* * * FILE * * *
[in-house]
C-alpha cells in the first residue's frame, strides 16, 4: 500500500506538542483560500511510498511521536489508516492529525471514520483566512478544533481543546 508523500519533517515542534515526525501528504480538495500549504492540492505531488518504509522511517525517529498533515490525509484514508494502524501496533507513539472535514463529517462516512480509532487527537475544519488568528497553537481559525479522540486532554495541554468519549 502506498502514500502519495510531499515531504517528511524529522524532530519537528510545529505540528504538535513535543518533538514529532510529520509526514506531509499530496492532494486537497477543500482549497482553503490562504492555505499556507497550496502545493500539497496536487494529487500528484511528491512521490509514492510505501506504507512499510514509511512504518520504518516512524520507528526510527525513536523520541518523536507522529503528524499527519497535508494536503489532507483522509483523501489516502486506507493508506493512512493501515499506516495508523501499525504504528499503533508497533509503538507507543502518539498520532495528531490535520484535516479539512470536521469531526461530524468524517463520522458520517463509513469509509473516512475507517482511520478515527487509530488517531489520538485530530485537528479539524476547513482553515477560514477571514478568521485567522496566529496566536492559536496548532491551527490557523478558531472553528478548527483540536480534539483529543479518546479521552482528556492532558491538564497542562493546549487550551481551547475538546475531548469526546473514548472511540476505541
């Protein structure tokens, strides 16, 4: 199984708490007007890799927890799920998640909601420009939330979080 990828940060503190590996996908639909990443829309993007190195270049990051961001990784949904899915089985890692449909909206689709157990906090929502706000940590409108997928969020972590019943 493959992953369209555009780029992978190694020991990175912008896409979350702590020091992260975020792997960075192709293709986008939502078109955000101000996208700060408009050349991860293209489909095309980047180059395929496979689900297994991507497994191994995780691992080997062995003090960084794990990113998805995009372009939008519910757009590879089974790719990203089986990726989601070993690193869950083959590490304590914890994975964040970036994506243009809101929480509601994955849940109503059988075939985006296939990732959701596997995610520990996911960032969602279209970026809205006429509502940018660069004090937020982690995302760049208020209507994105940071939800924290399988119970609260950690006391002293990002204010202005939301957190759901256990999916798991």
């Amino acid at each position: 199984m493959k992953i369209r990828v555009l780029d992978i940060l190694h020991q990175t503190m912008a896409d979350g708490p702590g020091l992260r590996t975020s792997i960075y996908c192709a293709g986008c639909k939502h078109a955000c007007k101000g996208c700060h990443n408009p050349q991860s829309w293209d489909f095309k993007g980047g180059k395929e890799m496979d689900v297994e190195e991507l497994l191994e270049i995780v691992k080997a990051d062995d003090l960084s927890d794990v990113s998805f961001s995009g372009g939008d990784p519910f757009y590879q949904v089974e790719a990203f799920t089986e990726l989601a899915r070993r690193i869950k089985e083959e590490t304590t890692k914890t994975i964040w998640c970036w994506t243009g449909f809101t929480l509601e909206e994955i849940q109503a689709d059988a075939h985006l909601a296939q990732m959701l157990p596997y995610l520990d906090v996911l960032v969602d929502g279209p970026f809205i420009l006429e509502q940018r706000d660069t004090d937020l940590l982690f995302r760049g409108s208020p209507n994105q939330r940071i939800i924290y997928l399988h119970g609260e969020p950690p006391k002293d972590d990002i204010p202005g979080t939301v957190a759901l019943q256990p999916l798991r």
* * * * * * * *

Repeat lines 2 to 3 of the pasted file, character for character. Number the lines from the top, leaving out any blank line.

C-alpha cells in the first residue's frame, strides 16, 4: 500500500506538542483560500511510498511521536489508516492529525471514520483566512478544533481543546 508523500519533517515542534515526525501528504480538495500549504492540492505531488518504509522511517525517529498533515490525509484514508494502524501496533507513539472535514463529517462516512480509532487527537475544519488568528497553537481559525479522540486532554495541554468519549 502506498502514500502519495510531499515531504517528511524529522524532530519537528510545529505540528504538535513535543518533538514529532510529520509526514506531509499530496492532494486537497477543500482549497482553503490562504492555505499556507497550496502545493500539497496536487494529487500528484511528491512521490509514492510505501506504507512499510514509511512504518520504518516512524520507528526510527525513536523520541518523536507522529503528524499527519497535508494536503489532507483522509483523501489516502486506507493508506493512512493501515499506516495508523501499525504504528499503533508497533509503538507507543502518539498520532495528531490535520484535516479539512470536521469531526461530524468524517463520522458520517463509513469509509473516512475507517482511520478515527487509530488517531489520538485530530485537528479539524476547513482553515477560514477571514478568521485567522496566529496566536492559536496548532491551527490557523478558531472553528478548527483540536480534539483529543479518546479521552482528556492532558491538564497542562493546549487550551481551547475538546475531548469526546473514548472511540476505541
């Protein structure tokens, strides 16, 4: 199984708490007007890799927890799920998640909601420009939330979080 990828940060503190590996996908639909990443829309993007190195270049990051961001990784949904899915089985890692449909909206689709157990906090929502706000940590409108997928969020972590019943 493959992953369209555009780029992978190694020991990175912008896409979350702590020091992260975020792997960075192709293709986008939502078109955000101000996208700060408009050349991860293209489909095309980047180059395929496979689900297994991507497994191994995780691992080997062995003090960084794990990113998805995009372009939008519910757009590879089974790719990203089986990726989601070993690193869950083959590490304590914890994975964040970036994506243009809101929480509601994955849940109503059988075939985006296939990732959701596997995610520990996911960032969602279209970026809205006429509502940018660069004090937020982690995302760049208020209507994105940071939800924290399988119970609260950690006391002293990002204010202005939301957190759901256990999916798991």